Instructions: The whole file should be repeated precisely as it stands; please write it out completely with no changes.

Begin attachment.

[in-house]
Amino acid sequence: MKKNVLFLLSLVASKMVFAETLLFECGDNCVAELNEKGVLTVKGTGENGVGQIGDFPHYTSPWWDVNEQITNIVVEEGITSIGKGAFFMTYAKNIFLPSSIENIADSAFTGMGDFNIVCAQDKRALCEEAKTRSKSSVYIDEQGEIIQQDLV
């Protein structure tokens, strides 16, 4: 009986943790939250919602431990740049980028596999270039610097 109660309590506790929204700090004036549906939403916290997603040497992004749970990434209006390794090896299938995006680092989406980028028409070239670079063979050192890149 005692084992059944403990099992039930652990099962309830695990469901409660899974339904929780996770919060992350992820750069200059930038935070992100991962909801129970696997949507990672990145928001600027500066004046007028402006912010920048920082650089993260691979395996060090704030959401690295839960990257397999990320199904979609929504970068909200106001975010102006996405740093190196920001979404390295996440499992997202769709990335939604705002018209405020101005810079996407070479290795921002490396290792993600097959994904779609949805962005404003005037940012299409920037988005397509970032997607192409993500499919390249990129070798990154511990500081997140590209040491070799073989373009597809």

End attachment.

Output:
[in-house]
Amino acid sequence: MKKNVLFLLSLVASKMVFAETLLFECGDNCVAELNEKGVLTVKGTGENGVGQIGDFPHYTSPWWDVNEQITNIVVEEGITSIGKGAFFMTYAKNIFLPSSIENIADSAFTGMGDFNIVCAQDKRALCEEAKTRSKSSVYIDEQGEIIQQDLV
């Protein structure tokens, strides 16, 4: 009986943790939250919602431990740049980028596999270039610097 109660309590506790929204700090004036549906939403916290997603040497992004749970990434209006390794090896299938995006680092989406980028028409070239670079063979050192890149 005692084992059944403990099992039930652990099962309830695990469901409660899974339904929780996770919060992350992820750069200059930038935070992100991962909801129970696997949507990672990145928001600027500066004046007028402006912010920048920082650089993260691979395996060090704030959401690295839960990257397999990320199904979609929504970068909200106001975010102006996405740093190196920001979404390295996440499992997202769709990335939604705002018209405020101005810079996407070479290795921002490396290792993600097959994904779609949805962005404003005037940012299409920037988005397509970032997607192409993500499919390249990129070798990154511990500081997140590209040491070799073989373009597809």